Dispersal traits interact with dynamic connectivity to affect metapopulation growth and stability

Published in Theoretical Ecology, 2018

Recommended citation: Bani, R., Fortin, M. J., Daigle, R. M., & Guichard, F, 2018. Dispersal traits interact with dynamic connectivity to affect metapopulation growth and stability. Theoretical Ecology, 1-17. https://link.springer.com/article/10.1007/s12080-018-0393-0

Abstract: Many marine benthic species undergo a pelagic larval stage during which larvae are transported by ocean currents over a broad range of spatial and temporal scales. Although metapopulation theory predicts how stochastic dispersal can alter the stability of metapopulations, little is known about how dispersal-related traits such as spawning time and larval duration interact with spatiotemporal connectivity to affect metapopulation growth and stability. We used stochastic models and stage-structured metapopulation dynamics to study the interacting effects of ocean currents and dispersal traits on regional growth and stability. We derived stochastic metapopulation growth and stability, which predict the strong impact of local density regulation on the response of metapopulation to dynamic connectivity: temporal variance, positive (negative) covariance, and negative (positive) autocorrelation in connectivity deflate (inflate) density-independent growth. Yet, stability decreases (increases) with temporal variance and positive (negative) covariance of connectivity. We applied our derived metrics to simulated connectivity along the coast of British Colombia (Canada) over a range of spawning time (ST) and pelagic larval duration (PLD). Our analysis shows strong interactions between statistical components of connectivity, dispersal-related traits, and metapopulation growth and stability. The non-monotonic response of metapopulation stability to PLD was driven by mean of connectivity over short PLDs (<‚ÄČ36 days), with a decrease in mean connectivity and stability with PLD. Over longer PLDs, temporal variance in connectivity had a dominant effect, with both a decrease in temporal variance of connectivity and an increase stability with PLDs > 36 days. We therefore use a trait-based framework and partitioning the relative importance of spatial and temporal components of stochastic marine dispersal, to inform species response through climate-induced changes in larval transport and in dispersal-related traits.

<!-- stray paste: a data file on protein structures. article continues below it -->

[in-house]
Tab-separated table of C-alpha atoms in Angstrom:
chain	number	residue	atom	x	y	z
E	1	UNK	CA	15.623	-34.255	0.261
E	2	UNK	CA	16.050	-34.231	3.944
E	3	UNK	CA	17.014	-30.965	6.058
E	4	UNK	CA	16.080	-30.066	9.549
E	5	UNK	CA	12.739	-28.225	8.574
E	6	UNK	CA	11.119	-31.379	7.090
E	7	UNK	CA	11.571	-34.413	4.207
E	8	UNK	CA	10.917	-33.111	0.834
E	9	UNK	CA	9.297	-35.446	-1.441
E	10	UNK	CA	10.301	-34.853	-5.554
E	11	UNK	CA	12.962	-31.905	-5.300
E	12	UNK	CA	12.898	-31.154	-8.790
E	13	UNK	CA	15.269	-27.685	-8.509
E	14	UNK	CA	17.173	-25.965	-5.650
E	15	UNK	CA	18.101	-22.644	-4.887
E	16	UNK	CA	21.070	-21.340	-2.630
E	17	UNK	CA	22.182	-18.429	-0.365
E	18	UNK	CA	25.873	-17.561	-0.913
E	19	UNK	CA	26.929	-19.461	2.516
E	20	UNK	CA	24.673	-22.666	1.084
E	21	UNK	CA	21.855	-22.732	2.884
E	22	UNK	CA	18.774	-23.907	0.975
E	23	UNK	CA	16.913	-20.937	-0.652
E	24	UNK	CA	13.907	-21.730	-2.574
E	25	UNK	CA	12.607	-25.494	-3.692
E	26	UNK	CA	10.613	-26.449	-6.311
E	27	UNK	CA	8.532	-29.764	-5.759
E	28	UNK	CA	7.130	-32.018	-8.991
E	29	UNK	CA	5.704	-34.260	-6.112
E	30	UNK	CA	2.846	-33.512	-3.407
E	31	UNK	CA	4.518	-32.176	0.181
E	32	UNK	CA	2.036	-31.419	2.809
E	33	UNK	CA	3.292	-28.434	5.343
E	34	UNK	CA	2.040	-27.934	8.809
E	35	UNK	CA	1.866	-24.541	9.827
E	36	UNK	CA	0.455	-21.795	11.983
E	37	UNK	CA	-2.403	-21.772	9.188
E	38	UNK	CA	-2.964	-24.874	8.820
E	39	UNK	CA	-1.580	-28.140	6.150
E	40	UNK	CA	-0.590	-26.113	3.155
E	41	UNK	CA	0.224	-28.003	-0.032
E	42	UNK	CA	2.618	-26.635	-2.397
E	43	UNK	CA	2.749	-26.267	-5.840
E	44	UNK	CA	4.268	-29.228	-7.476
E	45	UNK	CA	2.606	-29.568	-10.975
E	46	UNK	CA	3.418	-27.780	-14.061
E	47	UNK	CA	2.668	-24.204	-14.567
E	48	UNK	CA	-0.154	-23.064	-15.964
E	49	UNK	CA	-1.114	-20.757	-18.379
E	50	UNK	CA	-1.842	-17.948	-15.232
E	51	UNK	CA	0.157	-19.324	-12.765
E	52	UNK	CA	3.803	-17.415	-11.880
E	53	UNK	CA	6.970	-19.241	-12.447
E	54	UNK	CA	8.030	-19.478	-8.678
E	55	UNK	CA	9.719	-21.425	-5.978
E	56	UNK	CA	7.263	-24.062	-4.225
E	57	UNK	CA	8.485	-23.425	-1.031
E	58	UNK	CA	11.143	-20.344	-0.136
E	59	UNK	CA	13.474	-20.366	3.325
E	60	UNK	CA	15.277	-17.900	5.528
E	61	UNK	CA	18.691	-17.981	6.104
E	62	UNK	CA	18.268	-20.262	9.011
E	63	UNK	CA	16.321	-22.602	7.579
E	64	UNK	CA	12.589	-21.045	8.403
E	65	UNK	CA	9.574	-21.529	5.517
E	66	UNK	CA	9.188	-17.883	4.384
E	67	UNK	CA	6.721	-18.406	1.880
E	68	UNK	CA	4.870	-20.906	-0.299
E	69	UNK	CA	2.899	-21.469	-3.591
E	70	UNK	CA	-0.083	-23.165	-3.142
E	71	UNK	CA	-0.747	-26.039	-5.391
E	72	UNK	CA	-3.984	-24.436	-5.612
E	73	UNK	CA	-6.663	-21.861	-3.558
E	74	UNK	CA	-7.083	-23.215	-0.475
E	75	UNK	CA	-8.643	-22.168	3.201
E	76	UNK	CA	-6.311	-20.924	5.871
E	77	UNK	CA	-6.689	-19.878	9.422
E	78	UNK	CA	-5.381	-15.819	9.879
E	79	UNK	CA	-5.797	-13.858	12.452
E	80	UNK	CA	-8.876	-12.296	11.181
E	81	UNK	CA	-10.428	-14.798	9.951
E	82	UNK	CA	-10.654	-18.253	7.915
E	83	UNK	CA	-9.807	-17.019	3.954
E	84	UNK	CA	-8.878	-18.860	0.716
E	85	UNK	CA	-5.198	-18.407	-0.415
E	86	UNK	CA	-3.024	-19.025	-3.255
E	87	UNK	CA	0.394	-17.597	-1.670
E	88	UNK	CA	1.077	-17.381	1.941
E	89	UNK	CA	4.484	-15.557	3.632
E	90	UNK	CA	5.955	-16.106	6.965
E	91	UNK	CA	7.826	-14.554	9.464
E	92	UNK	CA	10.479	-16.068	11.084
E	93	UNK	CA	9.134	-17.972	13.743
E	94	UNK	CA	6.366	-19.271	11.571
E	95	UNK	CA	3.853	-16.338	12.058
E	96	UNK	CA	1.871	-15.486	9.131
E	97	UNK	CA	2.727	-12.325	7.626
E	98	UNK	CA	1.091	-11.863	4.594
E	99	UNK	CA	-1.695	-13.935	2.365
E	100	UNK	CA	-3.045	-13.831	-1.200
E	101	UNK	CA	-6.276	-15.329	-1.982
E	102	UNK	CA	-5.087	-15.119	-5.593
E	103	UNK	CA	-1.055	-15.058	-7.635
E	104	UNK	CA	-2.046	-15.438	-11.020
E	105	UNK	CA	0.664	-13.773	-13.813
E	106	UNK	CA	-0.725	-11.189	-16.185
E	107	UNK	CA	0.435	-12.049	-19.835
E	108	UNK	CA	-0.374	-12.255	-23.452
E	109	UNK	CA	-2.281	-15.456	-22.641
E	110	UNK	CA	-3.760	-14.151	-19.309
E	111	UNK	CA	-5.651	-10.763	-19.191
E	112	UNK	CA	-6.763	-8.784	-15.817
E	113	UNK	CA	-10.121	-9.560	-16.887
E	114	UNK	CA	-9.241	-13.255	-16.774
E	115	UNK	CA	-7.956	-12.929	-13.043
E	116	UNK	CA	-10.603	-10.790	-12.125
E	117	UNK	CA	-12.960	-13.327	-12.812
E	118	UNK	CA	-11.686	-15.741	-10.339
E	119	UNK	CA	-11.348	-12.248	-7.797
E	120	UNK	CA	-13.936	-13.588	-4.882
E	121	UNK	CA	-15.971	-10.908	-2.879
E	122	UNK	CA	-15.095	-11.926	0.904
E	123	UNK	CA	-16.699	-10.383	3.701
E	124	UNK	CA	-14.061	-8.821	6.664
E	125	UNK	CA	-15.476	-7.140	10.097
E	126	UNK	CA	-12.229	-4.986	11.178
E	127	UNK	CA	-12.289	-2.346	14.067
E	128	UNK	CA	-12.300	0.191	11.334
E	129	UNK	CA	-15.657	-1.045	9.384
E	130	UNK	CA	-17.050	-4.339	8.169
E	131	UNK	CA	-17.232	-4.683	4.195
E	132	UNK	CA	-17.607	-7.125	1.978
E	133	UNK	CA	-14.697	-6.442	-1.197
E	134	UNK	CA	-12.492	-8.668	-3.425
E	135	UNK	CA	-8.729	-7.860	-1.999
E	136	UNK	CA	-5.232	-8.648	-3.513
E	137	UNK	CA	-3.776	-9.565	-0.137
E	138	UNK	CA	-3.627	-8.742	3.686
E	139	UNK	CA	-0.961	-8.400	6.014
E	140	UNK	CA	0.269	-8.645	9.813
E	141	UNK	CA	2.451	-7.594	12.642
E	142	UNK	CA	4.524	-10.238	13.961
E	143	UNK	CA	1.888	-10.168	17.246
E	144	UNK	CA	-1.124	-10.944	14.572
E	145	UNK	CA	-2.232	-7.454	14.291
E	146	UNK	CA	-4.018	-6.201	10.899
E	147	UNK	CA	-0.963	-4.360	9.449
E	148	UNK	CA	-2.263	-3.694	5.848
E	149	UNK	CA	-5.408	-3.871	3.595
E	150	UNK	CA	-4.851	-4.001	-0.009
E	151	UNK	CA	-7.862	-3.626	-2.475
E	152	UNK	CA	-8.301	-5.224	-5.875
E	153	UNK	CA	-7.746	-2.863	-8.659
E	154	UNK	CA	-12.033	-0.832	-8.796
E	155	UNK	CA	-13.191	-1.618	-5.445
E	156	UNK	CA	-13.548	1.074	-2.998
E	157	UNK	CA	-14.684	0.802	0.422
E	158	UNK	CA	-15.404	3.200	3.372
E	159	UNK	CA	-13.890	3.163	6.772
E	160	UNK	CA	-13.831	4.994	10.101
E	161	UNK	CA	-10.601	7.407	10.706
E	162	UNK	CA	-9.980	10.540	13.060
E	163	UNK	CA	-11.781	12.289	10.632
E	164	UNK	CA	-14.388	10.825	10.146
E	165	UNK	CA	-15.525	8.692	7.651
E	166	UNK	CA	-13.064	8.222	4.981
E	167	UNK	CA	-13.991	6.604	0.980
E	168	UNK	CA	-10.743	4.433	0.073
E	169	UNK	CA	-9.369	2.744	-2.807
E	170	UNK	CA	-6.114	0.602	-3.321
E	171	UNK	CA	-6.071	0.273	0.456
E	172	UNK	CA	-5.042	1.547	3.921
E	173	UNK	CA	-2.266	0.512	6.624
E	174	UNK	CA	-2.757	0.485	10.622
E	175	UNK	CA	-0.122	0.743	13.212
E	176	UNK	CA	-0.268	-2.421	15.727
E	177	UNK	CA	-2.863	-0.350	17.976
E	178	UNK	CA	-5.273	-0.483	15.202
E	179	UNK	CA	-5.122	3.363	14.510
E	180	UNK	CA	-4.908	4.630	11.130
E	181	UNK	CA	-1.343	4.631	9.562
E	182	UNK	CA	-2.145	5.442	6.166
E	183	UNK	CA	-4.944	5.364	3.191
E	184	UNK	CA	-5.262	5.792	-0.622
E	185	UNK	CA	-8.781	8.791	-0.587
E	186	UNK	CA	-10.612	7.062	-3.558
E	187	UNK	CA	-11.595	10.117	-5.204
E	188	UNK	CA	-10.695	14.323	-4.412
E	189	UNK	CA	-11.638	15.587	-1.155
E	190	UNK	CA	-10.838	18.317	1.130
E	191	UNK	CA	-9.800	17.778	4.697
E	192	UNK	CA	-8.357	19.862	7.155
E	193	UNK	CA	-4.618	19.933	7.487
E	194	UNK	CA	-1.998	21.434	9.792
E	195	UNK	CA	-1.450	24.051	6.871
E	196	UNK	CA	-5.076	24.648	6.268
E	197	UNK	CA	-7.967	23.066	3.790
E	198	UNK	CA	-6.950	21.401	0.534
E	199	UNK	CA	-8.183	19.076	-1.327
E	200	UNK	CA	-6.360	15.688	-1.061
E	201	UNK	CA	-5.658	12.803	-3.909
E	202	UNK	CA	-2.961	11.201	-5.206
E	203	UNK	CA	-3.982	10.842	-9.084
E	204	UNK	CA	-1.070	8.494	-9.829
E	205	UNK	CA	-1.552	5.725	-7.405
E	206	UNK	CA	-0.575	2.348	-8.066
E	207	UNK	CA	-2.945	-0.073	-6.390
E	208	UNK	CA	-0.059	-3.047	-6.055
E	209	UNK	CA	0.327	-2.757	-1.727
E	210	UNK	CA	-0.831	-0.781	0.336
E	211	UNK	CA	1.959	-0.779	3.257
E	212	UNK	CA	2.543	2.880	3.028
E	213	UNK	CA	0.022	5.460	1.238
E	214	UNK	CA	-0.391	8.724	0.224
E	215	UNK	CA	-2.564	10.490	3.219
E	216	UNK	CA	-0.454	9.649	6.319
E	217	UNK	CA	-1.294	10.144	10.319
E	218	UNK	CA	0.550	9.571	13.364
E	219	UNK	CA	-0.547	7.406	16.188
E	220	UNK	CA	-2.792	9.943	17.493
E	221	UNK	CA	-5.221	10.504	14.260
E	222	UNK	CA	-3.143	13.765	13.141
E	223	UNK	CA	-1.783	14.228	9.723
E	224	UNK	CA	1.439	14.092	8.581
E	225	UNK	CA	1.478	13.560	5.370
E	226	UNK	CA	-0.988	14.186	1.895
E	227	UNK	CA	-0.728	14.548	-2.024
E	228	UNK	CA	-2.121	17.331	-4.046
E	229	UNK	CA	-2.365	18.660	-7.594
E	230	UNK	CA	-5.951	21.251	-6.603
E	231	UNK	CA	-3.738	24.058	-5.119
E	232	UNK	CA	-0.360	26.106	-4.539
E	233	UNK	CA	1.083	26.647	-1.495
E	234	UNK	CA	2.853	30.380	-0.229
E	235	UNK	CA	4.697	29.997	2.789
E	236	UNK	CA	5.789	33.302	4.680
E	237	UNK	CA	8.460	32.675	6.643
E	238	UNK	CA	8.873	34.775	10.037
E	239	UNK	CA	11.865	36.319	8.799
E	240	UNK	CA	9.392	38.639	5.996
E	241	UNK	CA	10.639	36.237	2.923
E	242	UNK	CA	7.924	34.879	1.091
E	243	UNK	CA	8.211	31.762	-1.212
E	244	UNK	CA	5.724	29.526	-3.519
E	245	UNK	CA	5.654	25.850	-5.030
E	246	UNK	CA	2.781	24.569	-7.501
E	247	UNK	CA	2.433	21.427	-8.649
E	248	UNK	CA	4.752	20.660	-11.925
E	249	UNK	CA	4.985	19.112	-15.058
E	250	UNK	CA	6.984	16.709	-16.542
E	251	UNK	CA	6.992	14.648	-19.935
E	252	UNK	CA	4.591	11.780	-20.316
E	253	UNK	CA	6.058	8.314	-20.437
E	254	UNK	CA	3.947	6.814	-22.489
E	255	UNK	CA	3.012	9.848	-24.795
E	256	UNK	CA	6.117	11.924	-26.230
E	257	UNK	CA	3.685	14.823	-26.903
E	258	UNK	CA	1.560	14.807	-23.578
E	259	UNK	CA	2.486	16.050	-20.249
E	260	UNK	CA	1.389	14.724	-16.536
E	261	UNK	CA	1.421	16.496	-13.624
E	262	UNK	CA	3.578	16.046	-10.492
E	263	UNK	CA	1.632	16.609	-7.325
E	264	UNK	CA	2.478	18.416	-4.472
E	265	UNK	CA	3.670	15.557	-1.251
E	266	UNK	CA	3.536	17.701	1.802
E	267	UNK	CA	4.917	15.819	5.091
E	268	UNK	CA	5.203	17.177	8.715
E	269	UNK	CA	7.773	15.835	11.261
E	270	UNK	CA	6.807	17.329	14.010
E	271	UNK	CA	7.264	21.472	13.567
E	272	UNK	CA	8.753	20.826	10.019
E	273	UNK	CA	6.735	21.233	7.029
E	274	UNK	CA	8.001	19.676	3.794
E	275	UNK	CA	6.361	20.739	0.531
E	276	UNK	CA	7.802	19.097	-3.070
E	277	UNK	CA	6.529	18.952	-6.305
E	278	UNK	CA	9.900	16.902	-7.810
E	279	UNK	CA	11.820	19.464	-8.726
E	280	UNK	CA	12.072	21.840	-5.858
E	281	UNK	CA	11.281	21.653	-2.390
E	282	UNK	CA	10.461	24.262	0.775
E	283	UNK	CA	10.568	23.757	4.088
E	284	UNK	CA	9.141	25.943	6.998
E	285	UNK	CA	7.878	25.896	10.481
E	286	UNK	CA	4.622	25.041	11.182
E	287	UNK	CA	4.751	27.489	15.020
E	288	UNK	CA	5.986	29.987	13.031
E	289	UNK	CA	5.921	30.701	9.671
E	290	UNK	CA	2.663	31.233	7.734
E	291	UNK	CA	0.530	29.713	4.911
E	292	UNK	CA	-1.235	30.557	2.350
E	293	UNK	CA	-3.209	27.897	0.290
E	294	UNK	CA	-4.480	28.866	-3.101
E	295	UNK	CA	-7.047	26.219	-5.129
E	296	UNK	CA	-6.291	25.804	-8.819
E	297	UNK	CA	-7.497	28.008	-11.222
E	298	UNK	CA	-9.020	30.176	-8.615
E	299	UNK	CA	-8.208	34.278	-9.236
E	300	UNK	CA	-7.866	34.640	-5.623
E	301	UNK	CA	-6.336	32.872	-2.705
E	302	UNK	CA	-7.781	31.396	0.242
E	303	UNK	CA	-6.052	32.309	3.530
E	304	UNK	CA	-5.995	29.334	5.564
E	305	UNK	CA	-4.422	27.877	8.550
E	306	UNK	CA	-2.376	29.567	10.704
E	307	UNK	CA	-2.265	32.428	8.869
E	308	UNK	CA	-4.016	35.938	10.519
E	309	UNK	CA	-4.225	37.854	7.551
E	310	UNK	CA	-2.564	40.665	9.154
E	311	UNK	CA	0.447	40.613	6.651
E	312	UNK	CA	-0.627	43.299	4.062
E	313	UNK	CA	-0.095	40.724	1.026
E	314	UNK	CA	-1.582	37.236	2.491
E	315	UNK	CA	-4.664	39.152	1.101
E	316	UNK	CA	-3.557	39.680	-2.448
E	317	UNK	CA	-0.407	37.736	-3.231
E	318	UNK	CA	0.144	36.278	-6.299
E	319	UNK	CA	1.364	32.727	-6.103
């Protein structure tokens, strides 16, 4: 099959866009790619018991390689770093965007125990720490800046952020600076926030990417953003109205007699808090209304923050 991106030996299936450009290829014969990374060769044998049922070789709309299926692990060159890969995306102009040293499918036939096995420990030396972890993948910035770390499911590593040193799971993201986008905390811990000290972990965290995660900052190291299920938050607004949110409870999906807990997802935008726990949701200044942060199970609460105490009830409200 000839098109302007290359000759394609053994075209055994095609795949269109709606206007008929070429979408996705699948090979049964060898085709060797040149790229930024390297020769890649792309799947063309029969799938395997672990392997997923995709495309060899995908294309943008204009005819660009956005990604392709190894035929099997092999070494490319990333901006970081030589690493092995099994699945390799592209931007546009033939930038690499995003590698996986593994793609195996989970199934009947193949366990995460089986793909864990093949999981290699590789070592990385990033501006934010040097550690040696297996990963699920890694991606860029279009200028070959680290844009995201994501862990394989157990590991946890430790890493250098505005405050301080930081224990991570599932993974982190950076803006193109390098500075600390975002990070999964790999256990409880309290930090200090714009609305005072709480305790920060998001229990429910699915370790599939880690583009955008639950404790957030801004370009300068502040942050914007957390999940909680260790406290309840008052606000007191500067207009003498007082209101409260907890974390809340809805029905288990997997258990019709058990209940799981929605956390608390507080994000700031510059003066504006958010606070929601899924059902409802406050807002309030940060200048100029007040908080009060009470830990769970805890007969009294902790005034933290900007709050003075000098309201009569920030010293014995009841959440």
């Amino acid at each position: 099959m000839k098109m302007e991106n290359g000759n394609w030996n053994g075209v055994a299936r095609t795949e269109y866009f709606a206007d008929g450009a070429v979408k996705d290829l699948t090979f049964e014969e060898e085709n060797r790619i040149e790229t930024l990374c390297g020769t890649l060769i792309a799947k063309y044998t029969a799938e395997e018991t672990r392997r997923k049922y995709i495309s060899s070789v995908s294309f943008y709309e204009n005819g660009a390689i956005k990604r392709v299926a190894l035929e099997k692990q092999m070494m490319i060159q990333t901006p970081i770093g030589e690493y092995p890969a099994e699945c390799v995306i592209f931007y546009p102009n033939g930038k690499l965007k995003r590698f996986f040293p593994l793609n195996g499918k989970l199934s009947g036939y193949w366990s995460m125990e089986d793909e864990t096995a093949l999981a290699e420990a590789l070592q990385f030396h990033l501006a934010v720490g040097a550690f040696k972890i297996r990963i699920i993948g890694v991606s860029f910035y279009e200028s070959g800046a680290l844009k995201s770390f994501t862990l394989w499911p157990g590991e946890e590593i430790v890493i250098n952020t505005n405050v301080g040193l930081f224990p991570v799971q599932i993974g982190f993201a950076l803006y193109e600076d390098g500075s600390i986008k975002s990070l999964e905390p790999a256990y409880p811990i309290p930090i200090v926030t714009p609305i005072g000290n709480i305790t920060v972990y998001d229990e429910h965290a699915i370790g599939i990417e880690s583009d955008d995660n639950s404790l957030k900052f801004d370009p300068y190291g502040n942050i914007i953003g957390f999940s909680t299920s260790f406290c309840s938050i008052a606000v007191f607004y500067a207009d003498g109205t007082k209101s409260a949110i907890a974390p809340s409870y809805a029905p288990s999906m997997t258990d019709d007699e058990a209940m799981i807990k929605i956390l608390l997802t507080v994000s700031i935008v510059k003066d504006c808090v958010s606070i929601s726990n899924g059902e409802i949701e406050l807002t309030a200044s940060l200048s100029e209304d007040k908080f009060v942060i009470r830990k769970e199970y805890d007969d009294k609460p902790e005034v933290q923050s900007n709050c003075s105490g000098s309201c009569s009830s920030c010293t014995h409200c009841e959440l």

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Recommended citation: Bani, R., Fortin, M. J., Daigle, R. M., & Guichard, F, 2018. Dispersal traits interact with dynamic connectivity to affect metapopulation growth and stability. Theoretical Ecology, 1-17.